Tuesday, April 21st, 2009

An Introduction to W3C Widgets

Category: W3C, Widgets

The king of browser compatibility tables, ppk, recently posted an introduction to W3C Widgets:

The time has come to talk about the W3C Widgets part of my job. Exactly what is a widget, how do you create one, why would you want to, and which systems support them?

Personally I firmly believe that widgets are the future of the mobile web. They are easy to create, they’re based on open standards, they save the end user quite a bit of network traffic, and many people around the world already know how to create them.

In contrast to other recent publications about widgets, I’ll tell you the whole story — or rather, a condensed version thereof.

He provides a concise definition of what is meant by “widget”:

Essentially, a widget is a local HTML/CSS/JavaScript web application. A mobile phone user downloads a widget once, and from that moment on he has a web application stored locally on his mobile phone.

He then elaborates on the value provided by widgets:

The beauty of the widget model is that, even if this spreadsheet application needs 200K of custom JavaScript plus a few libraries, the end user has to download these scripts only once instead of every time he starts up the app, as in the traditional web application model. After the initial download the entire application is installed locally and can be fired up from the local files.

Many web applications will want to display fresh data, and therefore most widgets will fire an Ajax request as soon as they’re started up. For that they need a network connection and some data traffic.

Nonetheless, the fact that the application itself doesn’t have to be downloaded every time the user starts it up diminishes the network traffic by a lot; and that’s important on mobile phones with their unreliable and sometimes crawlingly slow connections.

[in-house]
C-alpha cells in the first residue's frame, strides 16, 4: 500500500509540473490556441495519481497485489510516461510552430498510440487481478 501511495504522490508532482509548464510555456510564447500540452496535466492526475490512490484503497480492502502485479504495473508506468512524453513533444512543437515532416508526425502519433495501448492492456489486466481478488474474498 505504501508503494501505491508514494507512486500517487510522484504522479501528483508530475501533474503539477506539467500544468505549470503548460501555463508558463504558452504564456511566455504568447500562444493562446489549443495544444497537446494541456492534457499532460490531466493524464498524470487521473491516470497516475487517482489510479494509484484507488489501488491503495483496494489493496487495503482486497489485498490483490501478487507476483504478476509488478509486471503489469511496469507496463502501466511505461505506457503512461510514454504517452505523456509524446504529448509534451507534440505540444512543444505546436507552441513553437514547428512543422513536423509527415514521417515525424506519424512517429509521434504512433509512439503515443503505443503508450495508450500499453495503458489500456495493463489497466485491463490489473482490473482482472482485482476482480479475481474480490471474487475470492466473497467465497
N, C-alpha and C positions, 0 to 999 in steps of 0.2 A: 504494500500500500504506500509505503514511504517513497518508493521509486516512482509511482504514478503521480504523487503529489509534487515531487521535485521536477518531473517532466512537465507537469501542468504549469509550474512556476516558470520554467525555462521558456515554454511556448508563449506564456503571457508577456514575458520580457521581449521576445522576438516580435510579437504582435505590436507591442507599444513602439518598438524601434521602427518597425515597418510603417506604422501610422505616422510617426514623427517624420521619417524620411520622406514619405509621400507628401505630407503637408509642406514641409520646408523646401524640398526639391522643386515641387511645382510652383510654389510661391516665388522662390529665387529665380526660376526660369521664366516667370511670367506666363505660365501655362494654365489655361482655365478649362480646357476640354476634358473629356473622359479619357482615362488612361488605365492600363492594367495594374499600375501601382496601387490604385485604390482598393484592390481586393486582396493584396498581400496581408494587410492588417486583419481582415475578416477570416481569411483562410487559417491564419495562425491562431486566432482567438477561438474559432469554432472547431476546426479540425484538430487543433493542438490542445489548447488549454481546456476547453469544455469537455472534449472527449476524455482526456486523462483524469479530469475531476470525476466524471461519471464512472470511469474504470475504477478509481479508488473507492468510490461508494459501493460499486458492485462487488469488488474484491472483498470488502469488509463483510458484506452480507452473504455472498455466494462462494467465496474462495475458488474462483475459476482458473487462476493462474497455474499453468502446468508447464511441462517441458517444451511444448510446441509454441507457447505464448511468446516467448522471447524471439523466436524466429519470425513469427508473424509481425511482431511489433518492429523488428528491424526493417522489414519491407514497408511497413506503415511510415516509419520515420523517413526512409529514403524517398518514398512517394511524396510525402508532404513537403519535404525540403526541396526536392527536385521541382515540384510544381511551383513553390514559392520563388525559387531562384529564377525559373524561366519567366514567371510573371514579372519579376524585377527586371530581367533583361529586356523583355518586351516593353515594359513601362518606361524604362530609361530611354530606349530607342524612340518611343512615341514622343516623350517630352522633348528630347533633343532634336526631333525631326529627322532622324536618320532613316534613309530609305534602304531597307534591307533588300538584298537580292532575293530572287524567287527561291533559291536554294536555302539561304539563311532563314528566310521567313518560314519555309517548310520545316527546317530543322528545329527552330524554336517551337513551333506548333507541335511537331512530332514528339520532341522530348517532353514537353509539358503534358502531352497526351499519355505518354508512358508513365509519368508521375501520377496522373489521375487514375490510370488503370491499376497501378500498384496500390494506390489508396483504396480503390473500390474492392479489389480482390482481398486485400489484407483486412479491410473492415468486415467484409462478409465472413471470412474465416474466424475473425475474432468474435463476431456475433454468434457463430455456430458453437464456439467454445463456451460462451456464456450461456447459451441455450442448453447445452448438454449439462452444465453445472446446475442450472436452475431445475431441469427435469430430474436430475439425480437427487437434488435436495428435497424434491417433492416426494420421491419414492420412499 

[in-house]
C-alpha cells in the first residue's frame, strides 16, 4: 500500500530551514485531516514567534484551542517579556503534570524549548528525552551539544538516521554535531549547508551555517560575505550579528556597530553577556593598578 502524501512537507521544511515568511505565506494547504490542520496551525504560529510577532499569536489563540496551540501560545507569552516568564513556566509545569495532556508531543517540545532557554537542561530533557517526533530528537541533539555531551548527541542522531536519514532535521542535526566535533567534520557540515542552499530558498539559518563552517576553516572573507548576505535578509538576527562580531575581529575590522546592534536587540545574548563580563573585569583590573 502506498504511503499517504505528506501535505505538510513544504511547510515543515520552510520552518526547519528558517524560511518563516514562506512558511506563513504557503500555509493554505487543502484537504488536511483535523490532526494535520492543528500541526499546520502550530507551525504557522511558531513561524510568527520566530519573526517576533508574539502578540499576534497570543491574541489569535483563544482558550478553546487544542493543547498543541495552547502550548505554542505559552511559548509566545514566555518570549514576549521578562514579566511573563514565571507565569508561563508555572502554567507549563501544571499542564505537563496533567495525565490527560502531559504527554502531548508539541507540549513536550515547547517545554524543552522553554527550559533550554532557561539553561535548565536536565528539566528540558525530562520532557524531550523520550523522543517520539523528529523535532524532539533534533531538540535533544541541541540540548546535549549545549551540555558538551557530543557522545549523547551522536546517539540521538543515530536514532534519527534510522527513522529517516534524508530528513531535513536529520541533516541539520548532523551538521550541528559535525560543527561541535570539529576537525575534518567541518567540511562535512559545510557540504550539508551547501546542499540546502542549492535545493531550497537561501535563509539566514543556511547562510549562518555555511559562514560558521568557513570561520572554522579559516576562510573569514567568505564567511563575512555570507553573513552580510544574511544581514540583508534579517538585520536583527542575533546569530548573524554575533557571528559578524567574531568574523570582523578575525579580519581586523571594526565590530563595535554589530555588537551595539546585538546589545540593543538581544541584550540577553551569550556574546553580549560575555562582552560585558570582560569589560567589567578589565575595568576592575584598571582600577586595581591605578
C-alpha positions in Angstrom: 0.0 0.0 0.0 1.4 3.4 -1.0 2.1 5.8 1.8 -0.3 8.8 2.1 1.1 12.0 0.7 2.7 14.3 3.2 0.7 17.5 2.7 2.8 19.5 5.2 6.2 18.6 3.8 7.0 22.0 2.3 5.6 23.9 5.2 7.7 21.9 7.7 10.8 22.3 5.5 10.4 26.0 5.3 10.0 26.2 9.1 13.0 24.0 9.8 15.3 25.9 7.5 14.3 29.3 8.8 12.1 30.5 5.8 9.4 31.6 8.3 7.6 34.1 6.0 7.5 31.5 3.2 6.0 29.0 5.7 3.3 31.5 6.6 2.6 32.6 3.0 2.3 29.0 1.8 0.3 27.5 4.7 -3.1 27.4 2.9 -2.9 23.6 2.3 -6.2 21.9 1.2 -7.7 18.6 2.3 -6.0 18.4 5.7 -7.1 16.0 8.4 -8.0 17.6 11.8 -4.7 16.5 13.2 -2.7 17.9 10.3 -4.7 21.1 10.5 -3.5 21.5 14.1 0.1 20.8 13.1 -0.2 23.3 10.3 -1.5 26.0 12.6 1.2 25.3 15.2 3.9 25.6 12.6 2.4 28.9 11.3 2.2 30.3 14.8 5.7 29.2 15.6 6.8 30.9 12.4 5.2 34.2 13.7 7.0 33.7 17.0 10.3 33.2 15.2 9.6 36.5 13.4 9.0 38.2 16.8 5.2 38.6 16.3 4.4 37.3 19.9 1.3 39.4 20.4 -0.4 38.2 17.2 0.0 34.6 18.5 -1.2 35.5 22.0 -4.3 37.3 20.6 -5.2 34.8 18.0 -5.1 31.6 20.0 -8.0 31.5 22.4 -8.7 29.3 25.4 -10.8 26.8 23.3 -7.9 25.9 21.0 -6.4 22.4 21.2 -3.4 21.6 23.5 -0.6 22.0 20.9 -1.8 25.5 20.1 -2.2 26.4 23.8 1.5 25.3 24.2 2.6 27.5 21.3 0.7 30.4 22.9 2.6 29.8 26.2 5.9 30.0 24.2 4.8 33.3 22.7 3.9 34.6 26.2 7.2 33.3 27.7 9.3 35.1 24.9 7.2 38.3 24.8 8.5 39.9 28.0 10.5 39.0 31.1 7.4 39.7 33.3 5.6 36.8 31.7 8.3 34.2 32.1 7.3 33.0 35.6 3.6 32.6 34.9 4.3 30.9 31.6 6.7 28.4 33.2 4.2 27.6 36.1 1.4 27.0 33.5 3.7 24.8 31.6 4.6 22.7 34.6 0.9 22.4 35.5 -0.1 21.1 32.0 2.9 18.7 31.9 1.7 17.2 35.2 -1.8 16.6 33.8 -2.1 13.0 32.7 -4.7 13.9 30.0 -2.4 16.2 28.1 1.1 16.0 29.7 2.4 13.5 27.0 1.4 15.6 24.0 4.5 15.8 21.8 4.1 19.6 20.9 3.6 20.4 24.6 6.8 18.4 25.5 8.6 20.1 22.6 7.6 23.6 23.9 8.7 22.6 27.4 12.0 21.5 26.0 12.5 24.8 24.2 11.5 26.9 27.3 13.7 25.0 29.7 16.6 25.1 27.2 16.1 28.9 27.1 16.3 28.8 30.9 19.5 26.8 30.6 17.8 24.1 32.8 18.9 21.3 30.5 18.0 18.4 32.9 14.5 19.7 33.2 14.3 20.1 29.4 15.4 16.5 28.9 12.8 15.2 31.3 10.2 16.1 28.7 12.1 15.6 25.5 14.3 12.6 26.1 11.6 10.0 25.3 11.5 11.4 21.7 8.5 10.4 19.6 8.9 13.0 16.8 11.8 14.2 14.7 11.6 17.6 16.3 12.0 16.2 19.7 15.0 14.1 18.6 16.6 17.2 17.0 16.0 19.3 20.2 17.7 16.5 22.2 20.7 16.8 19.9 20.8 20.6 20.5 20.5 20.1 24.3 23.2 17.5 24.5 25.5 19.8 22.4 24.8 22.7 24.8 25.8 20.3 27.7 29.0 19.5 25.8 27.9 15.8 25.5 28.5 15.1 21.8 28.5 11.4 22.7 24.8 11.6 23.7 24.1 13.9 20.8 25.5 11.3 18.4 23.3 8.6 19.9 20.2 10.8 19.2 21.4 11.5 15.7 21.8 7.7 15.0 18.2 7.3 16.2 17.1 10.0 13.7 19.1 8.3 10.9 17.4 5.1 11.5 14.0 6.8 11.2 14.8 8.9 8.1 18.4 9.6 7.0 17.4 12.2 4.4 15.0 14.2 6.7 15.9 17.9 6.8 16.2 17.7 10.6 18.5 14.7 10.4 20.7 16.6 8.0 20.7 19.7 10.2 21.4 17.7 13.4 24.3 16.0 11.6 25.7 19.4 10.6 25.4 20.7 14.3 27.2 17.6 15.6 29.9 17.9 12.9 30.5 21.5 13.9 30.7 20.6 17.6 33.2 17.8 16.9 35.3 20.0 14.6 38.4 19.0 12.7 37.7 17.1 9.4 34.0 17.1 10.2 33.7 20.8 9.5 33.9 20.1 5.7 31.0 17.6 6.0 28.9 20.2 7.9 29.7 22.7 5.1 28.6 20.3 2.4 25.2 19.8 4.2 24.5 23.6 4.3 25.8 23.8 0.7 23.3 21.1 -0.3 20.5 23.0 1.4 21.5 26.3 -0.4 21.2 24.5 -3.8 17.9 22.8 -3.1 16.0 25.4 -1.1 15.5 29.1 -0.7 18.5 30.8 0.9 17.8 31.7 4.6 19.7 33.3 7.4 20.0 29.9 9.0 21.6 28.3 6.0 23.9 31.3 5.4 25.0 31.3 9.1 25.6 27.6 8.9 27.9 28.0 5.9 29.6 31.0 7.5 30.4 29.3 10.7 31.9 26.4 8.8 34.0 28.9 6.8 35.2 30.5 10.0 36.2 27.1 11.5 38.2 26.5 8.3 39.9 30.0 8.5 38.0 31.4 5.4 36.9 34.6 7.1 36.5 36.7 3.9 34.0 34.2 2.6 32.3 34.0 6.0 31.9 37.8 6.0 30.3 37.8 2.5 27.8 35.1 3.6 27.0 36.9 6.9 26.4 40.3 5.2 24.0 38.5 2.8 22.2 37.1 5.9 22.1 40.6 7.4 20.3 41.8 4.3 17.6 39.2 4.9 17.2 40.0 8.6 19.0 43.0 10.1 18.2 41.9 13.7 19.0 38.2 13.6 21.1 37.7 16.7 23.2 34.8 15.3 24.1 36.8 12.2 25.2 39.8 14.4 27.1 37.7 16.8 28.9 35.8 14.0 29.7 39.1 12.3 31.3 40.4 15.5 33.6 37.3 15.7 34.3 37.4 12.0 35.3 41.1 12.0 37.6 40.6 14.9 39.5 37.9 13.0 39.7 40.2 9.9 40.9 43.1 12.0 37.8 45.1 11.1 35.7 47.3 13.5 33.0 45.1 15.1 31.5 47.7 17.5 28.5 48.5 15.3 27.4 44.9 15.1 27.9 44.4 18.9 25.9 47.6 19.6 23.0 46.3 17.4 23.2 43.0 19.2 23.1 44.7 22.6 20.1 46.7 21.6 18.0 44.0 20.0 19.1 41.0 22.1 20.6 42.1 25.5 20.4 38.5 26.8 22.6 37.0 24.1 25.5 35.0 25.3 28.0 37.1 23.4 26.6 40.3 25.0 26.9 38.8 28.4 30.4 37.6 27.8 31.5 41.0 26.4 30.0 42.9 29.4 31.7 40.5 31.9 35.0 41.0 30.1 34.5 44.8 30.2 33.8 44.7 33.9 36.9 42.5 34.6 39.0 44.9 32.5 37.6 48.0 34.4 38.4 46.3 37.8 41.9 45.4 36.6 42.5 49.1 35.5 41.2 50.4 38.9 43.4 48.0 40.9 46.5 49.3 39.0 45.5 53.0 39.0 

This all ties into the Open Web Platform meme that’s been circulating (and given a big boost by the Palm Pre), which ppk highlights:

In itself the widget concept is no different from the countless application models currently being set up for the iPhone, Android, Blackberry, Windows Mobile, and many more systems. These, too, will put the core files on your phone and use the network connection only for data traffic.

All proprietary systems, however, require programmers to train themselves in new skills and techniques that are not interoperable. Widgets, on the other hand, use the open web technologies that hundreds of thousands of developers all over the world are already familiar with.

Better still, widgets will eventually conform to the “write once, run anywhere” principle; though right now that’s not yet the case.

Personally I firmly believe that widgets are the future of the mobile web. They are easy to create, they’re based on open standards, they save the end user quite a bit of network traffic, and many people around the world already know how to create them.

So, how do you create a widget? Thankfully, it’s simple, sort of:

Widgets are nothing more than zipped websites. You create an HTML file, add as many CSS, JavaScript and image files as you need, zip the lot, change the extension to .wgt and it works. Just like that.

Well, almost just like that. The rest of this entry explains the “almost.”

And, check out his blog post for more details.

Posted by Ben Galbraith at 11:59 am
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